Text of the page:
Shetice Williams graduated as valedictorian from Buffalo’s Emerson School of Hospitality, studied at the Culinary Institute of America, worked in restaurants all over the country from Disney to Vegas, but never imagined owning a bakery. Her baking journey began nine years ago with a box of cake mix and canned frosting that she whipped up for her mom’s birthday. It may not have been pretty, but the smile it put on her mom’s face sparked something in Williams that made her, as her mom said, “Cake Crazy.”
Fast forward six years and Williams has successfully turned that passion into a thriving business, at Cake Crazy Bakery, putting smiles on the faces of more than just her momma these days. She has customer after customer raving about everything from her pink lemonade cupcakes to sweet potato cakes, lemon bars and peanut butter cookies (her favorite!). And she’s honored and humbled to be serving up sweets as Buffalo’s only black-owned bakery.
I stopped into the bakery a few weeks ago and was instantly struck by the beauty of her confections. Her cupcake display looked like little sugary soldiers – perfectly dressed, lined in formation and at attention. The perfection that Williams strives for on a daily basis is evident not only by the look of her confections but, my oh my, also by the taste. Sink your teeth into her turtle cupcake and the burst of chocolate you get will have you sending Duncan Hines packing from your pantry forever. There’s no comparison.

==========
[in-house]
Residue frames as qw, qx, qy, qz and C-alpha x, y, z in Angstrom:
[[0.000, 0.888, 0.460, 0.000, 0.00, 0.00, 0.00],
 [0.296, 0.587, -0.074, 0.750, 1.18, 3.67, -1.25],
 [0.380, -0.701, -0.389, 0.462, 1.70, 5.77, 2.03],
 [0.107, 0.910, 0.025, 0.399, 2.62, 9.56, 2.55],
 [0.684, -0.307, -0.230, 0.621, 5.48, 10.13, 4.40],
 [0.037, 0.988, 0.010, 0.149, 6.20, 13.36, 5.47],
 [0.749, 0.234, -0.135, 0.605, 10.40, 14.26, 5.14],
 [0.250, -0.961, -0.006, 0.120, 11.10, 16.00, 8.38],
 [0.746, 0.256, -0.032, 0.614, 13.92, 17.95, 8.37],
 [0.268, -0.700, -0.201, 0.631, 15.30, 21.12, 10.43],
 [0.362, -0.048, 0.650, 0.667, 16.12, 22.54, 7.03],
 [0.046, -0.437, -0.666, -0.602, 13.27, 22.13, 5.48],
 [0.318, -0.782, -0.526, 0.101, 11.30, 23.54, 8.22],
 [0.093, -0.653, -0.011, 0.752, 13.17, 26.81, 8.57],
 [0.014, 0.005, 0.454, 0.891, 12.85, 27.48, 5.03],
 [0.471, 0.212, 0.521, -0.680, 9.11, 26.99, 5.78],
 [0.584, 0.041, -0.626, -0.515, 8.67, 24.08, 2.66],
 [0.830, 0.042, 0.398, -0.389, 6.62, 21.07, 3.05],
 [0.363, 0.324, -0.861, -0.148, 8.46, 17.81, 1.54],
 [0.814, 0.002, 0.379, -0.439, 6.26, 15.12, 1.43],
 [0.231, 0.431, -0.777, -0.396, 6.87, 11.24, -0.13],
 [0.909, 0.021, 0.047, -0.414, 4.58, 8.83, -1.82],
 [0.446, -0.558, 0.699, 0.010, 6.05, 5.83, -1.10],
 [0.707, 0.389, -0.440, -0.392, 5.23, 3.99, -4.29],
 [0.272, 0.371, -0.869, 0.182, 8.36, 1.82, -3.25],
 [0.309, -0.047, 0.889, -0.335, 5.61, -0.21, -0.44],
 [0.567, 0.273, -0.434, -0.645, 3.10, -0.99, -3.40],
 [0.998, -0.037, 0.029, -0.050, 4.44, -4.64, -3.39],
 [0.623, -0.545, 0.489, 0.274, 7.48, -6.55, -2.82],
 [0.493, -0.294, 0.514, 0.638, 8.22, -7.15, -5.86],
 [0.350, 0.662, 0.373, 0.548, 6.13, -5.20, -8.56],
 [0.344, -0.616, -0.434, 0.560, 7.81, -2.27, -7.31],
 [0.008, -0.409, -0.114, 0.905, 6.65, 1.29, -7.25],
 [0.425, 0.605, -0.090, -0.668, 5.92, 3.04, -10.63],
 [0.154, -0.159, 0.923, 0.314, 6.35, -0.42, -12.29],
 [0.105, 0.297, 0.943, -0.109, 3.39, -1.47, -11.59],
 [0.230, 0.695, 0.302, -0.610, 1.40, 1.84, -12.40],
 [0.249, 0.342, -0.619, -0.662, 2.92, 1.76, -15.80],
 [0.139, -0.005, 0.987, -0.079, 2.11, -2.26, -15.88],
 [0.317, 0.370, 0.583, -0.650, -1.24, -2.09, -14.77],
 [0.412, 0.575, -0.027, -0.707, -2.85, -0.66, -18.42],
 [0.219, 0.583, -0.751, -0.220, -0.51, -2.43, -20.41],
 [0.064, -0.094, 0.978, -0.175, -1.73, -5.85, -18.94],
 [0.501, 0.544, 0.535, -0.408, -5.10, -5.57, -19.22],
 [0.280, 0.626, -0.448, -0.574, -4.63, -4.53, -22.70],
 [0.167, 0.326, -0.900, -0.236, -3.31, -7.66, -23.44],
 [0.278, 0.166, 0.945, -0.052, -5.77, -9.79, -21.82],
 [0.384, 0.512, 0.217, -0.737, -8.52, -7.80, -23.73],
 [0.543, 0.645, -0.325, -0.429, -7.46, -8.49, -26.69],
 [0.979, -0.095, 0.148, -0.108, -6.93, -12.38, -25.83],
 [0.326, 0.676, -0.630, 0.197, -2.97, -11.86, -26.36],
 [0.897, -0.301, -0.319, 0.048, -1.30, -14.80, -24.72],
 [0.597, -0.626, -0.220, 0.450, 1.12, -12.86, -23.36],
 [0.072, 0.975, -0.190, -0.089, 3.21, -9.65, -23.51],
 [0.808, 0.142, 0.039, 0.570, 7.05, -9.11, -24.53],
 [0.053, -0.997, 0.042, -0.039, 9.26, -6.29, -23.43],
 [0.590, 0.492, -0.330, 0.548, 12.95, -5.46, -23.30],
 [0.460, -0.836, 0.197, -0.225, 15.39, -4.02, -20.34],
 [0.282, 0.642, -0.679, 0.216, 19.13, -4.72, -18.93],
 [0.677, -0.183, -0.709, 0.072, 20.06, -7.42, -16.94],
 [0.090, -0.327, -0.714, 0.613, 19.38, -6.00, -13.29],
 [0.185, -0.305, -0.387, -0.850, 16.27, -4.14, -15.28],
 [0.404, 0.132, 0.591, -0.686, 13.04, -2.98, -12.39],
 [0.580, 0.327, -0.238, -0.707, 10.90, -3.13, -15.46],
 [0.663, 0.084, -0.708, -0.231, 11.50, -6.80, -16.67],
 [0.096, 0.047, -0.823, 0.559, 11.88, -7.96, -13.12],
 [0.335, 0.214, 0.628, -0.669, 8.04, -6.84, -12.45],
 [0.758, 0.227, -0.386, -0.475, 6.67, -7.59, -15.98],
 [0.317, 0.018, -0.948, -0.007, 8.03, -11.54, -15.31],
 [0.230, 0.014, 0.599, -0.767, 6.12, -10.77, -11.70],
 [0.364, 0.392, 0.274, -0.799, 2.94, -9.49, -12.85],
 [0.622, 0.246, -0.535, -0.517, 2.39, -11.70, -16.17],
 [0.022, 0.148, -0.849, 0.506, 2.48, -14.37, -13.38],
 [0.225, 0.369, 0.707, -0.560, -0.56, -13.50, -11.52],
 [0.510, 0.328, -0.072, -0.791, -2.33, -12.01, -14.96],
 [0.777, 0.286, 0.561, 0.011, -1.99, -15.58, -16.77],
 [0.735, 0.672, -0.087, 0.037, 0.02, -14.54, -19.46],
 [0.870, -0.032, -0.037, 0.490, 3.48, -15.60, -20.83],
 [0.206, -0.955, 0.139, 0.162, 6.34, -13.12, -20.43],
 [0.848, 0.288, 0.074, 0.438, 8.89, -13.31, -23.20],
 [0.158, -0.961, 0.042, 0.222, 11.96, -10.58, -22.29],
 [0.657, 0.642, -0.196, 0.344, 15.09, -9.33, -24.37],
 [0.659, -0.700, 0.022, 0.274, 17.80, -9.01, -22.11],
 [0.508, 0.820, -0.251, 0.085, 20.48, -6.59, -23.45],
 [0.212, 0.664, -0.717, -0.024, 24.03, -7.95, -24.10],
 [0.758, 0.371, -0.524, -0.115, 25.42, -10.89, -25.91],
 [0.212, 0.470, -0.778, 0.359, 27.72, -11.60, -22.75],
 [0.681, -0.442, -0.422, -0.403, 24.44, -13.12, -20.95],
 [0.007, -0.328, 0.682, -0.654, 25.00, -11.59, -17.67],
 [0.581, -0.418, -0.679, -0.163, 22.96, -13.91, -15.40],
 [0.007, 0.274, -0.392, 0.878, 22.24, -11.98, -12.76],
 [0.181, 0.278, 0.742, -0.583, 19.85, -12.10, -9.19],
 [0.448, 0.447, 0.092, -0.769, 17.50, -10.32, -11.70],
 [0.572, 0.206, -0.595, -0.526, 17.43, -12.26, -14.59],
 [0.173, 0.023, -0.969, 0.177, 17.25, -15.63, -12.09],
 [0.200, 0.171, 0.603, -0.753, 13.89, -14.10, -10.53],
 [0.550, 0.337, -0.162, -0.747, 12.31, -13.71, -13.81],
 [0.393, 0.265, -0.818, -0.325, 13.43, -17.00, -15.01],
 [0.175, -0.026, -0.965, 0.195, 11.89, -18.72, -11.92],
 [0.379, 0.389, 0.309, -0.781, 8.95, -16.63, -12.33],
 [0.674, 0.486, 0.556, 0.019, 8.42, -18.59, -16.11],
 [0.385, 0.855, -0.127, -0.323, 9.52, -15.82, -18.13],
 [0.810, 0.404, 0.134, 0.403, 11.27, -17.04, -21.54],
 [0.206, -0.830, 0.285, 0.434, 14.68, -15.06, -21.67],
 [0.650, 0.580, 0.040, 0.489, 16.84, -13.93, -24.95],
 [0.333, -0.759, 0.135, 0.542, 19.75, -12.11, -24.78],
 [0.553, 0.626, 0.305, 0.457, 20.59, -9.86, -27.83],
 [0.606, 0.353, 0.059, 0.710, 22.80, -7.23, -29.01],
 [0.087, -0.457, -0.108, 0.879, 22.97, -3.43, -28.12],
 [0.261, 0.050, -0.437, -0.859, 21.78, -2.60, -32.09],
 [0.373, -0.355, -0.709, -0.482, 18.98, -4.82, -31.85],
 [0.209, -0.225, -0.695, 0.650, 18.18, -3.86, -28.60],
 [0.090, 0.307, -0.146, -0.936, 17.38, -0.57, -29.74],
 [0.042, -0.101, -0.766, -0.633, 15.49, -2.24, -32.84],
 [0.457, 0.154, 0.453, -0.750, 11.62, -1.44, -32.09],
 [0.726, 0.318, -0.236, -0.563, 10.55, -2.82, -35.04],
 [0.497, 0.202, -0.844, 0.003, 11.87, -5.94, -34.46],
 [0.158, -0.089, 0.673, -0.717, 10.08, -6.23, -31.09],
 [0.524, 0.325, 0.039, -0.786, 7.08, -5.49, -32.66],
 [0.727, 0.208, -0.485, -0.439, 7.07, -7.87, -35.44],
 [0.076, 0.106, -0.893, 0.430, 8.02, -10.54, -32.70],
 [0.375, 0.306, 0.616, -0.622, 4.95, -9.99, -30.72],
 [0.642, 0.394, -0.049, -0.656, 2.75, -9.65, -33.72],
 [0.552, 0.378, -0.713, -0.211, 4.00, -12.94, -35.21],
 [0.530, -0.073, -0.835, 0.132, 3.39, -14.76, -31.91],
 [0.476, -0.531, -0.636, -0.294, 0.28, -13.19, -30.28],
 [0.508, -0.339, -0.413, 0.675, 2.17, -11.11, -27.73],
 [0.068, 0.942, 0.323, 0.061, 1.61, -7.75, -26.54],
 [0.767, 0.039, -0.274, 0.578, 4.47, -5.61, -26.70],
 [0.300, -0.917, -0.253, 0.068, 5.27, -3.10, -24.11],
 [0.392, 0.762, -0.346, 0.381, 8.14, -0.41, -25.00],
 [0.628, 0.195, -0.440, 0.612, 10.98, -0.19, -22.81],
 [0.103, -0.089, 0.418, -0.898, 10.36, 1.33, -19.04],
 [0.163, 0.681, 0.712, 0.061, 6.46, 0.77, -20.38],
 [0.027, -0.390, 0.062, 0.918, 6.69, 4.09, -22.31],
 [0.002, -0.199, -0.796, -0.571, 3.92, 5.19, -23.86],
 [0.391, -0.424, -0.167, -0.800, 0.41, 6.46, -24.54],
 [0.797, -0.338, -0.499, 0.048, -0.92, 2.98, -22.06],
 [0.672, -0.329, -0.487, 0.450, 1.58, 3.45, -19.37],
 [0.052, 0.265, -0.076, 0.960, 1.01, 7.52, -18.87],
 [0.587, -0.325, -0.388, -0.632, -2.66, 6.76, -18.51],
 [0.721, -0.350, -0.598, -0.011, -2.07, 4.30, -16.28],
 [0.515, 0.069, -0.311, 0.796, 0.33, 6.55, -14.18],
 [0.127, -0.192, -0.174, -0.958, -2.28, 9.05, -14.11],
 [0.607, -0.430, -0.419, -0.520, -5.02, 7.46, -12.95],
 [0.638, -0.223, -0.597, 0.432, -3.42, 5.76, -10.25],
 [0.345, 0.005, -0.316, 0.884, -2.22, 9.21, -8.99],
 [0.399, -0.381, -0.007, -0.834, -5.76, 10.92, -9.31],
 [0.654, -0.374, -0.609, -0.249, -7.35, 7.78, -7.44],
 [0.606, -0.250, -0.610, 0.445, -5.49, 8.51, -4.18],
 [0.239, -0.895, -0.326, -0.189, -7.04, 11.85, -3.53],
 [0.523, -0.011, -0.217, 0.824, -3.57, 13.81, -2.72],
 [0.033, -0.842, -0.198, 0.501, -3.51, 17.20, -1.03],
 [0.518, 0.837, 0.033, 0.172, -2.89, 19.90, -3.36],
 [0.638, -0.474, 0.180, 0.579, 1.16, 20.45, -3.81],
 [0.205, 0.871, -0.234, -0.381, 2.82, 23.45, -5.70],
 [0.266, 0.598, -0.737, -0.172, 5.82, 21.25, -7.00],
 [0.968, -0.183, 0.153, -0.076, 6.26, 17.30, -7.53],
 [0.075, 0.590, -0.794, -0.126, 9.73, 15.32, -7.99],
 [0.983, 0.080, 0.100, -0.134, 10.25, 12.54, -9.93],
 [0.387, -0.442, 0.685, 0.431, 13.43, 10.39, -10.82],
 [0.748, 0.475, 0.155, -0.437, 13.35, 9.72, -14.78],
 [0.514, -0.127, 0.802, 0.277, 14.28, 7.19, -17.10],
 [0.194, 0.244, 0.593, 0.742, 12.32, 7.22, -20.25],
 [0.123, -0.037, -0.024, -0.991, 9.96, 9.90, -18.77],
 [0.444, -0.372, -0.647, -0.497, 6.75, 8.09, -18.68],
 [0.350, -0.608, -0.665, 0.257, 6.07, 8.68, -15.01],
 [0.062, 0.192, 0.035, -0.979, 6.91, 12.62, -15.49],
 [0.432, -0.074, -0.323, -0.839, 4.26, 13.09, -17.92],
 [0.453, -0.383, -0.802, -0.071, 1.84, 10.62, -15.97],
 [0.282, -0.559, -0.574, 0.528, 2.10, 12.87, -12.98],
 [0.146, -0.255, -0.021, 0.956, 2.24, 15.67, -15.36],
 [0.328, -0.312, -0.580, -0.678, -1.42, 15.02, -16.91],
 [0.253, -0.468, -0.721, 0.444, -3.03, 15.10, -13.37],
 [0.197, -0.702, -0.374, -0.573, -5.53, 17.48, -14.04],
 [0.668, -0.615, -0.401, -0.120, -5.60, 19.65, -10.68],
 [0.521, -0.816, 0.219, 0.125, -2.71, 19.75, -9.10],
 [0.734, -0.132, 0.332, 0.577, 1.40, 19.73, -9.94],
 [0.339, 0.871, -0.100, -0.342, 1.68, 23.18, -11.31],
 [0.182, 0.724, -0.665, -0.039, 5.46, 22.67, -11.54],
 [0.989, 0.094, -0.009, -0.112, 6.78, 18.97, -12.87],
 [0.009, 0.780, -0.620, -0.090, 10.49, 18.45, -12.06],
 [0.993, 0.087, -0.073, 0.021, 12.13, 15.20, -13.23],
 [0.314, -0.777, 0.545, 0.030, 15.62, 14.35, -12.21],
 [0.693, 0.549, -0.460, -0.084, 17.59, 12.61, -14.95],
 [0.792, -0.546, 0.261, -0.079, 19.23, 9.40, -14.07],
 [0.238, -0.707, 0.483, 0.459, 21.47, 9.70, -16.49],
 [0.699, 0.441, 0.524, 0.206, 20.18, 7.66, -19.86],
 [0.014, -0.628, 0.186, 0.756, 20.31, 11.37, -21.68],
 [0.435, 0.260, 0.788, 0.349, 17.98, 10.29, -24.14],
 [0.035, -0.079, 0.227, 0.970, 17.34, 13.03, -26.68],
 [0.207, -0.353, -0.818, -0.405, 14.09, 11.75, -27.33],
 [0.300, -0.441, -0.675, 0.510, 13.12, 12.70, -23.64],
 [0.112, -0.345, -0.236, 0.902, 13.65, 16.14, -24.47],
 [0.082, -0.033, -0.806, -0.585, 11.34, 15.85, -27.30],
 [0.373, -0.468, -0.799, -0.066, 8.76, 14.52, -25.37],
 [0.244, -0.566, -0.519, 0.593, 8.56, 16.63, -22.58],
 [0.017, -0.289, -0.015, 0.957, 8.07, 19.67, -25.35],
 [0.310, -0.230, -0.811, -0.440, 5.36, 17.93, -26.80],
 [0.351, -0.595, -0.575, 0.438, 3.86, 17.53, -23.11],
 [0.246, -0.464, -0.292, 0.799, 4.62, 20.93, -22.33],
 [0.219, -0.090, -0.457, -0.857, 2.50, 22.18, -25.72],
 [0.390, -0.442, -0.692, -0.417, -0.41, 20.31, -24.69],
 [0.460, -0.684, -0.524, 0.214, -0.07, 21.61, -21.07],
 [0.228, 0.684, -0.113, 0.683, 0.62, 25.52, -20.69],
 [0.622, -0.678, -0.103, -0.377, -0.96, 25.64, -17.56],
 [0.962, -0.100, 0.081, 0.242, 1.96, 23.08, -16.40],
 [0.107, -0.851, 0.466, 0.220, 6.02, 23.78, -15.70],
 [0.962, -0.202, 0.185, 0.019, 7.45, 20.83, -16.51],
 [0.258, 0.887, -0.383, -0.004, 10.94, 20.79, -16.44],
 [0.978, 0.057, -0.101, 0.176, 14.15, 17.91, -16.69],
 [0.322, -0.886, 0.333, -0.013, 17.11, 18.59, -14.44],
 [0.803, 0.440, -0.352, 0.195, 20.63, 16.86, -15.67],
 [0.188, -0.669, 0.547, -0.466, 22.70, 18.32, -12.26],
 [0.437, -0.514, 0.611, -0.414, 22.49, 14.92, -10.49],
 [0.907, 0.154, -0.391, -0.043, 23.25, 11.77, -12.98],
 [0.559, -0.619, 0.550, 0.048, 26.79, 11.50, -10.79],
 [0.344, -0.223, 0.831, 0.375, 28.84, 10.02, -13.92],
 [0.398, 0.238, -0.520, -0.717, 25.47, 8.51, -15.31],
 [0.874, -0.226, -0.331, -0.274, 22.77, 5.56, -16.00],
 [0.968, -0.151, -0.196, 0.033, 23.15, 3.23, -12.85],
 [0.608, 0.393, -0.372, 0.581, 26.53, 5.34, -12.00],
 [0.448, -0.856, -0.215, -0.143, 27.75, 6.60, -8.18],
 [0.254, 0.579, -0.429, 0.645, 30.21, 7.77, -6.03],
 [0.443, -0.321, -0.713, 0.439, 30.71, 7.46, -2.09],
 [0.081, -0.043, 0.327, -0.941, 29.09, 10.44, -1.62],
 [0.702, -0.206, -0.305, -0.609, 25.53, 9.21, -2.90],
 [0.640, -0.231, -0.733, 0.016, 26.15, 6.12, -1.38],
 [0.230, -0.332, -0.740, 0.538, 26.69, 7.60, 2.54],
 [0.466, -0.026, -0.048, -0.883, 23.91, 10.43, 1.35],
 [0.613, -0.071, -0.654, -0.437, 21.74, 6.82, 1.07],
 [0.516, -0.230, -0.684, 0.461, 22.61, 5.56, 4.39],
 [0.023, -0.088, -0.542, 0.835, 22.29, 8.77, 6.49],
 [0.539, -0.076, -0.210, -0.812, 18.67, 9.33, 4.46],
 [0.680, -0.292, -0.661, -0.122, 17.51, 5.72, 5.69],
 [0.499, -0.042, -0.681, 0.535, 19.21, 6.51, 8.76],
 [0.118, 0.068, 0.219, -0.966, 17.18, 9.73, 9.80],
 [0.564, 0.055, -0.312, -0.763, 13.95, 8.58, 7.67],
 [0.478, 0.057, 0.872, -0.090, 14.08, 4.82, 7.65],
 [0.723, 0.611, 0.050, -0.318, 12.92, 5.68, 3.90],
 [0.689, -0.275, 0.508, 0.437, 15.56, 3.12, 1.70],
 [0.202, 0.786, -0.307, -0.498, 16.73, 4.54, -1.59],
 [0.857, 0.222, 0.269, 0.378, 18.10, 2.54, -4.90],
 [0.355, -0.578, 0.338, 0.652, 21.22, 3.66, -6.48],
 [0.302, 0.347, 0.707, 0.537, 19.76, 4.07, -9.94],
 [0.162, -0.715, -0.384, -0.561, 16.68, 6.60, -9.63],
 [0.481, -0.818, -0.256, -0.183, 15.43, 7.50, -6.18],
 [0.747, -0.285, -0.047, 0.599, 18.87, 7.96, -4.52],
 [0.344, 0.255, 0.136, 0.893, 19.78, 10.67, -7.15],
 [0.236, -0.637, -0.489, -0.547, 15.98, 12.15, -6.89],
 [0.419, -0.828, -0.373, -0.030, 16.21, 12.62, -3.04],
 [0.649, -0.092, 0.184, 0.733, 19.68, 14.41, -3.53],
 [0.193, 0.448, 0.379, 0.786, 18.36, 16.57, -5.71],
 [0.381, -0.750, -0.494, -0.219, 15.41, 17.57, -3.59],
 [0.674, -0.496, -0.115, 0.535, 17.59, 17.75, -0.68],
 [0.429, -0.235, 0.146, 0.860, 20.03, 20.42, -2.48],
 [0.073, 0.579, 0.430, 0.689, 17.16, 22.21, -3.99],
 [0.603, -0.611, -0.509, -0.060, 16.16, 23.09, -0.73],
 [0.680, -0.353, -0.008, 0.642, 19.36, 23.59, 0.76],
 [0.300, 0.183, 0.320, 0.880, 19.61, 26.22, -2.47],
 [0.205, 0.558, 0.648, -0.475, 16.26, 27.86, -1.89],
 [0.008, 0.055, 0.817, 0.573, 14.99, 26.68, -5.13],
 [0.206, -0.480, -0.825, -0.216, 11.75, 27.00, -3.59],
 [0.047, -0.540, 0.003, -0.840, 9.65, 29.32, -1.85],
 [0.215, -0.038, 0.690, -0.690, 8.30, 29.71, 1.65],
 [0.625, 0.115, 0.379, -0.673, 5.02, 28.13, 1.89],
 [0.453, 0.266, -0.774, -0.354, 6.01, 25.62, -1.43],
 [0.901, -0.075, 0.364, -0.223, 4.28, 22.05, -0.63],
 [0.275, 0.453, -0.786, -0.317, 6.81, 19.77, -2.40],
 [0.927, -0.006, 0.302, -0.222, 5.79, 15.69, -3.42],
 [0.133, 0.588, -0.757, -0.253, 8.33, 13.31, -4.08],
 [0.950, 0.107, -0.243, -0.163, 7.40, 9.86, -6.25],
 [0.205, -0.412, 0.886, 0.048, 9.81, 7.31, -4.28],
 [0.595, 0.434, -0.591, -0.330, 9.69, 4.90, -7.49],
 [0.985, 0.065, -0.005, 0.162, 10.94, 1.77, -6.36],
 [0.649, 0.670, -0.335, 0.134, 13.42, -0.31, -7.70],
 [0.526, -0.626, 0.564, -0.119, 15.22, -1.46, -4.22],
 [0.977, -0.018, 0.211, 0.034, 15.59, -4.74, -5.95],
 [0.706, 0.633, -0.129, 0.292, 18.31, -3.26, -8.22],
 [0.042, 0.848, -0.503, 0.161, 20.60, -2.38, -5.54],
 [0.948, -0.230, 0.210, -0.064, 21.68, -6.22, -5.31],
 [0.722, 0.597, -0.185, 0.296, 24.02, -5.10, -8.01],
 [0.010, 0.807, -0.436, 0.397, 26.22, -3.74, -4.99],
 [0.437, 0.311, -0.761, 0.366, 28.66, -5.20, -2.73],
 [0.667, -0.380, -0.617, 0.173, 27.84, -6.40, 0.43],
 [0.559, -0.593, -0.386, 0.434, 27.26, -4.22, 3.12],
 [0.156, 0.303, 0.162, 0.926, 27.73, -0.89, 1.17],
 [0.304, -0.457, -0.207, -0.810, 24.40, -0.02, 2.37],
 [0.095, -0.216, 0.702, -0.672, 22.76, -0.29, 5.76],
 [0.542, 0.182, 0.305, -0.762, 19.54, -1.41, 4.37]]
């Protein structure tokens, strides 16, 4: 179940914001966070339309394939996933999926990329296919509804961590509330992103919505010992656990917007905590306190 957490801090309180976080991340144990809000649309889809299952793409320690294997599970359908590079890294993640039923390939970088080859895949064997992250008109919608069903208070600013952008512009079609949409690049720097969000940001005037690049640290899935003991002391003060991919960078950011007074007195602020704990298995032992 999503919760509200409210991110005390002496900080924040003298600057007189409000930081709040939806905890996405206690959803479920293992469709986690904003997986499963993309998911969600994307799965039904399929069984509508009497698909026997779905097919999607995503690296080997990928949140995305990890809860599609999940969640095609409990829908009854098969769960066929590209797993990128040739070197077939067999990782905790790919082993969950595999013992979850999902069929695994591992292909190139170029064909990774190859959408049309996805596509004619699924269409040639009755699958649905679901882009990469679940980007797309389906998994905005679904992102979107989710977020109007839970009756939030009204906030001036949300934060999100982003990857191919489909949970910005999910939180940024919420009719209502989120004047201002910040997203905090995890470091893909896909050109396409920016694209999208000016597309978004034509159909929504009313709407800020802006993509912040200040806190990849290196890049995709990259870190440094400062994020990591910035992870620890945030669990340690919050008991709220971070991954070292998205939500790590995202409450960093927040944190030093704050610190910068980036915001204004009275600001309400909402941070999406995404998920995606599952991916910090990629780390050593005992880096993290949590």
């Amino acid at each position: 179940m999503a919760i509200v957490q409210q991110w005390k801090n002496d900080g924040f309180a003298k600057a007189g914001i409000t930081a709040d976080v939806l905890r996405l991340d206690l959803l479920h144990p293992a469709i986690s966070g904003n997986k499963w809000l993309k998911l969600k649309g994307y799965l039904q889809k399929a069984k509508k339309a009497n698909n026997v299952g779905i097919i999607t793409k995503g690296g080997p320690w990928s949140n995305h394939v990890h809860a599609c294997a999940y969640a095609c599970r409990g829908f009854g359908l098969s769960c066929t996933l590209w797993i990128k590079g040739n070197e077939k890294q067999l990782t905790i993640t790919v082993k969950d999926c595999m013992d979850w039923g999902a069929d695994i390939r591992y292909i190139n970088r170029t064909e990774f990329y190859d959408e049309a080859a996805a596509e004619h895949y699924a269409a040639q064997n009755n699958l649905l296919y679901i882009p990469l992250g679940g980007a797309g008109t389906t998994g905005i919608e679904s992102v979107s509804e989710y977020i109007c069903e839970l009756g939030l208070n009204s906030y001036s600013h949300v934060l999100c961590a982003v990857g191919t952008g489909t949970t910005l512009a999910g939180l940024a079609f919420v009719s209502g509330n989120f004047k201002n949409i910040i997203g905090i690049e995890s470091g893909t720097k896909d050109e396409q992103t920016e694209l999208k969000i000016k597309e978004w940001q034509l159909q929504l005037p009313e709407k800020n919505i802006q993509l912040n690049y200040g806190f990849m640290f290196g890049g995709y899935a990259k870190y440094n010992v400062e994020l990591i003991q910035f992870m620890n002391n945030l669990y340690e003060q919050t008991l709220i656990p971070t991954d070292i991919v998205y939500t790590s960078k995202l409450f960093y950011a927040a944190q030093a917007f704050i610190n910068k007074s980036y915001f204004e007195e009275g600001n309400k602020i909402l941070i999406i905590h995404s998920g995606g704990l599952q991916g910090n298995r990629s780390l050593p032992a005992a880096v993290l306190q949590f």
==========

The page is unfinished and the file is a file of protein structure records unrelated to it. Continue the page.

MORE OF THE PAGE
The texture, the sweetness. It’s all perfectly balanced. Same goes for her pink lemonade cupcake, funfetti, strawberry crunch, orange creamsicle — flavor after flavor, wow after wow.
Williams will definitely please your palette with her modern flavors, but she’ll also hook you with her Southern staples like sweet potato tarts and 7Up cake — flavors that her customers seek out at Cake Crazy because they can’t find them anywhere else. She takes pride in that. Pride in the fact that she’s the only black-owned bakery in Buffalo. Proud that she’s a single mother following a dream and running her own business.
When asked what all of that means to her, she commented, “I just can’t believe I’ve done it. It means everything that people put their trust in me.” And in the midst of some incredibly trying times for everyone, she feels like she can do her part to keep people in good spirits because, “They need sweets and I’m here to fill that need!”